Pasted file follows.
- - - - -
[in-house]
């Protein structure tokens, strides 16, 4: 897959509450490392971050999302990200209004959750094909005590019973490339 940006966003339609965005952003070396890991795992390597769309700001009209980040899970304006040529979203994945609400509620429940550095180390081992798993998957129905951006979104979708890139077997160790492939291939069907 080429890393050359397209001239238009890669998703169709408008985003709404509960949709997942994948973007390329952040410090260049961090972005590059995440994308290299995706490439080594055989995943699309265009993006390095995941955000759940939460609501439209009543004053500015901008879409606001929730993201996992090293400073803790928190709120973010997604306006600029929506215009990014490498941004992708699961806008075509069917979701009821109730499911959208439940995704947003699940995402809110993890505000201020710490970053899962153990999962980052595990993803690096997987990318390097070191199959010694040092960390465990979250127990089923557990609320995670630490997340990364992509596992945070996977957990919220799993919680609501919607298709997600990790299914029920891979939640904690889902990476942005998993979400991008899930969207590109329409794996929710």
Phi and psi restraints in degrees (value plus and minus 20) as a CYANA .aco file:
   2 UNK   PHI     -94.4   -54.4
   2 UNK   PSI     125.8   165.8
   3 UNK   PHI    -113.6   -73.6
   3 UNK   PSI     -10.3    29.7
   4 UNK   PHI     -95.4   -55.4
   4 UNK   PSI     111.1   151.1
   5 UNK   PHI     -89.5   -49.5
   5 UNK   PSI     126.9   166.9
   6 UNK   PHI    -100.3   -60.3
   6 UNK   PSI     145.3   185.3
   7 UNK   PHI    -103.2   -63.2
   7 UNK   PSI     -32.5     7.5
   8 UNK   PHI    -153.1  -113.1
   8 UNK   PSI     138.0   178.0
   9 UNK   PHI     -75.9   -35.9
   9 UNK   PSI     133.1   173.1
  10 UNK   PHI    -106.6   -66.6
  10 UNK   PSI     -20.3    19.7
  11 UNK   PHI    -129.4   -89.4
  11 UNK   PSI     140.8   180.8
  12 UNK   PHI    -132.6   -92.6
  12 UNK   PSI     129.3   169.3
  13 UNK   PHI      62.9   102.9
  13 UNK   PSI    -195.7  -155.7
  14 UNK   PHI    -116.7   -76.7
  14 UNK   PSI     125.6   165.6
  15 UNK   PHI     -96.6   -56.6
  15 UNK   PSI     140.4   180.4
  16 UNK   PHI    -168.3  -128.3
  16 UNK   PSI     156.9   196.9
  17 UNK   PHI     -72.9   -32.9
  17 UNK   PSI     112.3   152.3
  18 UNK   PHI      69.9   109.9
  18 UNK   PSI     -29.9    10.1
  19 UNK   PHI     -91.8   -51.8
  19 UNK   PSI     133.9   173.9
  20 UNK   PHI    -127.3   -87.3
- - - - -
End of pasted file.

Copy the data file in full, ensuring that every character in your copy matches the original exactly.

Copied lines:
[in-house]
């Protein structure tokens, strides 16, 4: 897959509450490392971050999302990200209004959750094909005590019973490339 940006966003339609965005952003070396890991795992390597769309700001009209980040899970304006040529979203994945609400509620429940550095180390081992798993998957129905951006979104979708890139077997160790492939291939069907 080429890393050359397209001239238009890669998703169709408008985003709404509960949709997942994948973007390329952040410090260049961090972005590059995440994308290299995706490439080594055989995943699309265009993006390095995941955000759940939460609501439209009543004053500015901008879409606001929730993201996992090293400073803790928190709120973010997604306006600029929506215009990014490498941004992708699961806008075509069917979701009821109730499911959208439940995704947003699940995402809110993890505000201020710490970053899962153990999962980052595990993803690096997987990318390097070191199959010694040092960390465990979250127990089923557990609320995670630490997340990364992509596992945070996977957990919220799993919680609501919607298709997600990790299914029920891979939640904690889902990476942005998993979400991008899930969207590109329409794996929710």
Phi and psi restraints in degrees (value plus and minus 20) as a CYANA .aco file:
   2 UNK   PHI     -94.4   -54.4
   2 UNK   PSI     125.8   165.8
   3 UNK   PHI    -113.6   -73.6
   3 UNK   PSI     -10.3    29.7
   4 UNK   PHI     -95.4   -55.4
   4 UNK   PSI     111.1   151.1
   5 UNK   PHI     -89.5   -49.5
   5 UNK   PSI     126.9   166.9
   6 UNK   PHI    -100.3   -60.3
   6 UNK   PSI     145.3   185.3
   7 UNK   PHI    -103.2   -63.2
   7 UNK   PSI     -32.5     7.5
   8 UNK   PHI    -153.1  -113.1
   8 UNK   PSI     138.0   178.0
   9 UNK   PHI     -75.9   -35.9
   9 UNK   PSI     133.1   173.1
  10 UNK   PHI    -106.6   -66.6
  10 UNK   PSI     -20.3    19.7
  11 UNK   PHI    -129.4   -89.4
  11 UNK   PSI     140.8   180.8
  12 UNK   PHI    -132.6   -92.6
  12 UNK   PSI     129.3   169.3
  13 UNK   PHI      62.9   102.9
  13 UNK   PSI    -195.7  -155.7
  14 UNK   PHI    -116.7   -76.7
  14 UNK   PSI     125.6   165.6
  15 UNK   PHI     -96.6   -56.6
  15 UNK   PSI     140.4   180.4
  16 UNK   PHI    -168.3  -128.3
  16 UNK   PSI     156.9   196.9
  17 UNK   PHI     -72.9   -32.9
  17 UNK   PSI     112.3   152.3
  18 UNK   PHI      69.9   109.9
  18 UNK   PSI     -29.9    10.1
  19 UNK   PHI     -91.8   -51.8
  19 UNK   PSI     133.9   173.9
  20 UNK   PHI    -127.3   -87.3